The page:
Friday, May 20, 2005

A few words on conservative rhetoric ...

First, from TAPPED:
Rick Santorum just said that Democrats arguing that the nuclear option is breaking the rules are "the equivalent of Adolf Hitler in 1942 saying, 'I'm in Paris, how dare you invade me, how dare you bomb my city!'"
As atrocious as that comment is, it could have been far worse. Imagine if Santorum had spoken honestly rather than hyperbolically. In that case, he'd have said something like, "Actually, to be perfectly frank, we don't even care about constitutionality. Our sole intent is to perpetuate our power, and we locate our right to do so not in man-made law but divine revelation." The day that Santorum speaks this candidly is the day that all those who oppose him -- on the left or the right -- have become irrelevant. The only solace I can take from the Hitler comment is thus that it indicates he still has some regard for what his opposition can accomplish.

Contrast that with Pat Buchanan. As radical as his views are, he has a remarkable proclivity for being frank; he rarely, if ever, obfuscates. His recent exchange with Catherine Crier is a perfect example:
Crier: “The Republicans, the conservatives, have dominated the courts now for thirty years in this country, and certainly the Supreme Court, so we know we have Conservatives—but that doesn’t seem to be enough.”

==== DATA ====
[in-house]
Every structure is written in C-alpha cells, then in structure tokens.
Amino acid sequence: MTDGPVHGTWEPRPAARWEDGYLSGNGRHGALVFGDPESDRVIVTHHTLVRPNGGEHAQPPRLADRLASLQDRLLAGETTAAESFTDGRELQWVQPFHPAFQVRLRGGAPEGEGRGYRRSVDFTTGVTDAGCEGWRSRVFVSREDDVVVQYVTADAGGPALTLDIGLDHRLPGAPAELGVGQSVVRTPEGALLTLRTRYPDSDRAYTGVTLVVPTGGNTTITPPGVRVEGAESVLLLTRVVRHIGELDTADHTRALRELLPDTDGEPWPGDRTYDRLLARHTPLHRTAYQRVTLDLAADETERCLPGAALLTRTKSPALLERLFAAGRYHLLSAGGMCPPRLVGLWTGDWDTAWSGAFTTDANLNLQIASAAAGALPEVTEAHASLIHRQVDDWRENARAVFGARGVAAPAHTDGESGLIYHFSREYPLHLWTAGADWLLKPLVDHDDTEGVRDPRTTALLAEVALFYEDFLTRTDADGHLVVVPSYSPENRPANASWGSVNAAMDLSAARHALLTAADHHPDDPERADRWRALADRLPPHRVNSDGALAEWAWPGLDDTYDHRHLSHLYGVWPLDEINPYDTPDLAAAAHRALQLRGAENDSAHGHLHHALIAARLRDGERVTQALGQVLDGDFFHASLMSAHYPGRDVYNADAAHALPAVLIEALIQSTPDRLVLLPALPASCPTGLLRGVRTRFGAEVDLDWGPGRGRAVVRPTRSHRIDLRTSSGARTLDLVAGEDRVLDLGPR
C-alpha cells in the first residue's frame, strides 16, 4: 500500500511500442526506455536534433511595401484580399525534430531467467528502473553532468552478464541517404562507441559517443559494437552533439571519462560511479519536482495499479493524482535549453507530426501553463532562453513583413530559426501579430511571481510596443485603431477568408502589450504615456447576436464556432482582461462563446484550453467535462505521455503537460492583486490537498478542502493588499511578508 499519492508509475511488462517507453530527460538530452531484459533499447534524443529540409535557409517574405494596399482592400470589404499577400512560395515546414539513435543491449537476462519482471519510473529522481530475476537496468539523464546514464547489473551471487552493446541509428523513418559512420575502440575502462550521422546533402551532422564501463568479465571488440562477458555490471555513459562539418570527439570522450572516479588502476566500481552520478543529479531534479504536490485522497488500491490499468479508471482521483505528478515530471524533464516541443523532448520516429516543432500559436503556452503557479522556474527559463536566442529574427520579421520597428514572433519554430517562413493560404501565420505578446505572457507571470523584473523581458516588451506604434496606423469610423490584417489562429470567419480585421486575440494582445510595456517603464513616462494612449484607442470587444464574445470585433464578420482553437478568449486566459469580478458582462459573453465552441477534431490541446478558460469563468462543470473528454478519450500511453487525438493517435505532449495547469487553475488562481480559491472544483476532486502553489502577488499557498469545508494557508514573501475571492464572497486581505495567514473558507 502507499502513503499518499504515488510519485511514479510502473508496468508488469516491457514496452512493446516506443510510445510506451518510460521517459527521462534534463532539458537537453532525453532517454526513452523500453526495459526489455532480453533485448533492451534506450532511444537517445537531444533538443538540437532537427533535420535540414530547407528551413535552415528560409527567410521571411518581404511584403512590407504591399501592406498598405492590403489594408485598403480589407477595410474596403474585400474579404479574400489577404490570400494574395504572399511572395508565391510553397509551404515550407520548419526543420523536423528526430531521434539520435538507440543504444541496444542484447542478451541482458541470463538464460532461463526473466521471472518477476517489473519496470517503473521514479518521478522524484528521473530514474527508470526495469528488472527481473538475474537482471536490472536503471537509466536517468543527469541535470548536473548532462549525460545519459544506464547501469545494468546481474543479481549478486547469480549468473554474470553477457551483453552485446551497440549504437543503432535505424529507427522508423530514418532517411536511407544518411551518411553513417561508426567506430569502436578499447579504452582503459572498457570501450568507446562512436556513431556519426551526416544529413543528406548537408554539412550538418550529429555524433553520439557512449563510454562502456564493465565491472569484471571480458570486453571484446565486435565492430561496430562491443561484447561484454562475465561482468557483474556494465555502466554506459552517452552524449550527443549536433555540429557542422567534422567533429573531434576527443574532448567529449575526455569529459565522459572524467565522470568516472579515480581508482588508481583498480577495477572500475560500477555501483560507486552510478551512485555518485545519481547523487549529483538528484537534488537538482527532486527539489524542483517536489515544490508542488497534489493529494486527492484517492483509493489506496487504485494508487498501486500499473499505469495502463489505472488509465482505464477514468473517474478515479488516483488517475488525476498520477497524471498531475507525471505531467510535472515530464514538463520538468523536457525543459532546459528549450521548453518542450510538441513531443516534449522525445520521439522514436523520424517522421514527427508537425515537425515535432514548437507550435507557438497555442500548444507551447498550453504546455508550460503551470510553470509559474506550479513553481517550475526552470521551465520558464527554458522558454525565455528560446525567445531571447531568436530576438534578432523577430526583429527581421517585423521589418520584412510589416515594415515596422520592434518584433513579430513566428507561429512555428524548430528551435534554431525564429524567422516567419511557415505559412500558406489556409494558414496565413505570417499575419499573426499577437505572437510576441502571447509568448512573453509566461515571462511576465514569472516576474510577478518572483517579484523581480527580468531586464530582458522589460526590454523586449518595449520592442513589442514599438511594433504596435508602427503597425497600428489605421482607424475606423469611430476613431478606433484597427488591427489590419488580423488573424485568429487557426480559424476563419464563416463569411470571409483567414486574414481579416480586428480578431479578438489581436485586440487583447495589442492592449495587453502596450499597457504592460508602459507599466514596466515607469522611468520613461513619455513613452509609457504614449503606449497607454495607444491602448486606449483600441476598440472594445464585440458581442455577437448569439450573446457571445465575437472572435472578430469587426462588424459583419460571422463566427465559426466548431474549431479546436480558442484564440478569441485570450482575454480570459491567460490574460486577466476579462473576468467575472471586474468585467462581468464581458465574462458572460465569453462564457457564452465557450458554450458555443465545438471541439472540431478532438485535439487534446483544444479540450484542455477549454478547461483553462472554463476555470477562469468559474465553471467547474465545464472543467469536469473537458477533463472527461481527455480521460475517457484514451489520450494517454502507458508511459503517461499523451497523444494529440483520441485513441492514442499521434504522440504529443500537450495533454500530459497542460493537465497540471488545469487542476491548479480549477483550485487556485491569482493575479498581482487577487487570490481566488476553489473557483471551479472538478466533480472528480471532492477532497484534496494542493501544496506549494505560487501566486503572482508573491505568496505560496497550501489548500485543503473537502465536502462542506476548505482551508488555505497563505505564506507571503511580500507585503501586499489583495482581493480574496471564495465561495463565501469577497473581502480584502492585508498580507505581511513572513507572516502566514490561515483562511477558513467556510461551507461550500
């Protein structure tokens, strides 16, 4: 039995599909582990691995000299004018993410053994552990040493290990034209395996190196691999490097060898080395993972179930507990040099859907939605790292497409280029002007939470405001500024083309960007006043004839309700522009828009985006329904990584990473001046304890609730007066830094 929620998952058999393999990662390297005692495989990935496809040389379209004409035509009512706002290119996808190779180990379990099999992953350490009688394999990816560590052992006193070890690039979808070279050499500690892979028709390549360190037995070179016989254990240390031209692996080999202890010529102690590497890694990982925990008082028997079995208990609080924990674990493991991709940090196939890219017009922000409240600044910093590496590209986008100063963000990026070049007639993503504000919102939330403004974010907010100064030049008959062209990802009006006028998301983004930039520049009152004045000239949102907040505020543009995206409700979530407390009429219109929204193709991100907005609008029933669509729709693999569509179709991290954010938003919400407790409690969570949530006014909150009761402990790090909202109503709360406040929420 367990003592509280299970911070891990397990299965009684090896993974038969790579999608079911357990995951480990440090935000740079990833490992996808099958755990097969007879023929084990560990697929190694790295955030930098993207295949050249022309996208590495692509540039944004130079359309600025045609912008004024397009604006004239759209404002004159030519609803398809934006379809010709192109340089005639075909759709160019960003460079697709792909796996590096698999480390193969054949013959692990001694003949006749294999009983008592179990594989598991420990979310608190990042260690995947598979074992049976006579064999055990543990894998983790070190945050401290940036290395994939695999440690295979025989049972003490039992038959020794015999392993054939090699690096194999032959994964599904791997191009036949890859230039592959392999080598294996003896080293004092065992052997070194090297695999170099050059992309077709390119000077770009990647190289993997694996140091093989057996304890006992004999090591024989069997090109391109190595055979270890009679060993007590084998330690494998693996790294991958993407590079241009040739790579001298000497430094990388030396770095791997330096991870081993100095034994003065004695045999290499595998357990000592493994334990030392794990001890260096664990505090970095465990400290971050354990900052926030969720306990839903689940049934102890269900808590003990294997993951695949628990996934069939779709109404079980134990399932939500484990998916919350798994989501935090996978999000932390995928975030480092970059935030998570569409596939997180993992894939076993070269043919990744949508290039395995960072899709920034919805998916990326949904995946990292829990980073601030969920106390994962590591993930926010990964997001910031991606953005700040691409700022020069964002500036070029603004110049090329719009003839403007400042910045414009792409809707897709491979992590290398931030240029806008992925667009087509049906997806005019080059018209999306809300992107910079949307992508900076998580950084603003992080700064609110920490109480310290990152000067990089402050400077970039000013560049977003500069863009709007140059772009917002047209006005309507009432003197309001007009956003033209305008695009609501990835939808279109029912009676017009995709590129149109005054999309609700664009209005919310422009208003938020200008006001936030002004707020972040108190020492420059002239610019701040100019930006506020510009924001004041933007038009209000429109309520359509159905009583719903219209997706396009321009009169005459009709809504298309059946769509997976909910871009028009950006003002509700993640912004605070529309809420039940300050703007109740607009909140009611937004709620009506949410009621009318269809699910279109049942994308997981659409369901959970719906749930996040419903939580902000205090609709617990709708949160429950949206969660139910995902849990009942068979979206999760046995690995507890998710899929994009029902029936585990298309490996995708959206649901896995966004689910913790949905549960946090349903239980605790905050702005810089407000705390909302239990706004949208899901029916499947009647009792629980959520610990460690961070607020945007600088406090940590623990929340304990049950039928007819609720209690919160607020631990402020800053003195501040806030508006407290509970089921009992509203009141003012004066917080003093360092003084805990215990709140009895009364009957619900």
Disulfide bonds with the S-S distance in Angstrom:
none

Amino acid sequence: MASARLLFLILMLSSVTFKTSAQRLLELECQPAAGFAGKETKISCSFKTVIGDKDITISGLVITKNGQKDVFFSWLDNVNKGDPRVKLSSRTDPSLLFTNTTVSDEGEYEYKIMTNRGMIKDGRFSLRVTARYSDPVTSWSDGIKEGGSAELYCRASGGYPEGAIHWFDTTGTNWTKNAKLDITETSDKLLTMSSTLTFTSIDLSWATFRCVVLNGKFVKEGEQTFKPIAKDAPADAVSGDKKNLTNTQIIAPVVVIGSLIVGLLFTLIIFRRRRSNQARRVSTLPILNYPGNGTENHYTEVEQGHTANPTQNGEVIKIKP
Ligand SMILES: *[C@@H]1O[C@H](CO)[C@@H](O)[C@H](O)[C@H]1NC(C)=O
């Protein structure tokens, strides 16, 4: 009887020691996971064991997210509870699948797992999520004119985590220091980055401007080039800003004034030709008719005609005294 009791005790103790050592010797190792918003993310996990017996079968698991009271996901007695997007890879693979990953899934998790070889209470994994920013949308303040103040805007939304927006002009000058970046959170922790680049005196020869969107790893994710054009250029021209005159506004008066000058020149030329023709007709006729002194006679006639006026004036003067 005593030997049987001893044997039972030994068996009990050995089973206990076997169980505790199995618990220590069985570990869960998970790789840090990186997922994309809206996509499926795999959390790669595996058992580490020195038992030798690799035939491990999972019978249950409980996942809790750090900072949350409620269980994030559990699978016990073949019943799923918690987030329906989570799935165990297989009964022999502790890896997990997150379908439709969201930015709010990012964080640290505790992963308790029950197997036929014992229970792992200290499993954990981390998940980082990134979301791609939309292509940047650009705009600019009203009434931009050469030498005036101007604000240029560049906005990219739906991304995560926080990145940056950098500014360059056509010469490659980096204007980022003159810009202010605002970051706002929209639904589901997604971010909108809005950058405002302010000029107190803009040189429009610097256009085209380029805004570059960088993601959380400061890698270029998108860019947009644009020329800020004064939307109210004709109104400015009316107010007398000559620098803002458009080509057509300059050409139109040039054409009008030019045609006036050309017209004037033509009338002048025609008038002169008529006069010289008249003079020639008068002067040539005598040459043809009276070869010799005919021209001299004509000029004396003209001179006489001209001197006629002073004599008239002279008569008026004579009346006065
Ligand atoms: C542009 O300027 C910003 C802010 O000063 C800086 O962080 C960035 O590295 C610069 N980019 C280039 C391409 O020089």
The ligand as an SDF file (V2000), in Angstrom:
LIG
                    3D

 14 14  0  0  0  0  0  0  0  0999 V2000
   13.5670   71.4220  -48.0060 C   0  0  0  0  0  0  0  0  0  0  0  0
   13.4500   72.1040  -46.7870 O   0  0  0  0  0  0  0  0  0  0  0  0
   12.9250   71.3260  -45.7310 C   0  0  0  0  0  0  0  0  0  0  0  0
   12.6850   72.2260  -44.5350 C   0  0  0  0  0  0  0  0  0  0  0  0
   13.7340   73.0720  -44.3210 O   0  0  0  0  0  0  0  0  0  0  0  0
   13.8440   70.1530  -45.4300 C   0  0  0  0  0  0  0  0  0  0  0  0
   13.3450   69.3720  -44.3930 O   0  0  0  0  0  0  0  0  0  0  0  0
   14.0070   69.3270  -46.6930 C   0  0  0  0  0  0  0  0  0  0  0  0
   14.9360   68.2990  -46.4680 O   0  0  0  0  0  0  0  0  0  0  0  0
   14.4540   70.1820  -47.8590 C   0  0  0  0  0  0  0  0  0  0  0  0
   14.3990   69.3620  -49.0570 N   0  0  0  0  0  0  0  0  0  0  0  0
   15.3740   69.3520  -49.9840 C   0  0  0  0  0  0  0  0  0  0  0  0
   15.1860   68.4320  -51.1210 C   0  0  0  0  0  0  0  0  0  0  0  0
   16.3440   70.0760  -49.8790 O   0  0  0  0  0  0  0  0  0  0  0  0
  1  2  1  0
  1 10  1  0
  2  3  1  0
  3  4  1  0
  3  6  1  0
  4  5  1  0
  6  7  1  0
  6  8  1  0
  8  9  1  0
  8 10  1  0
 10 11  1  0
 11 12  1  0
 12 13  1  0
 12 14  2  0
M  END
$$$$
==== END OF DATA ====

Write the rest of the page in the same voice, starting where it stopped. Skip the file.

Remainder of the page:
Buchanan: “No, that is not enough.”

Crier: “Yeah, the Terri Shiavo case--those were conservative judges, and all of a sudden, we’re saying we want strict constructionists?”

Buchanan: “Exactly. Look, ten of the last twelve justices have been appointed by Republicans. Nixon gave us Blackmon, Gerry Ford gave us John Paul Stevens, Reagan gave us Kennedy and O’Conner, and (Bush Sr.) gave us David Sutter…”

Crier: “Those aren’t good enough?”

Buchanan: “They have been failures. The battle is over the Supreme Court. (It) has become a judicial dictatorship in this country. It dictates racial policy on quotas, affirmative action. It tells us we must have abortion on demand. It’s now into gay rights. It has become a super legislature. Control of it is more important tin the social culture war in America than control of Congress in the United States. That ultimately is what this is all about. The President has got to get those Supreme Court justices…and if that means breaking these ridiculous obstructionist filibusters, he ought to do it.”

The reason I make this comparison? Buchanan is saying what Santorum would say if he considered his political opposition to be too weak to respond.

Or conversely: Santorum believes in Buchanan's agenda enough to push for it but lacks the political courage to just come out and articulate that agenda on the Senate floor. Instead he hides behind political rhetoric of the most appalling kind.

I try not to sling too much mud on this site, but I have to confess that shameful, disgusting, and execrable are just a few of the words currently springing to mind.


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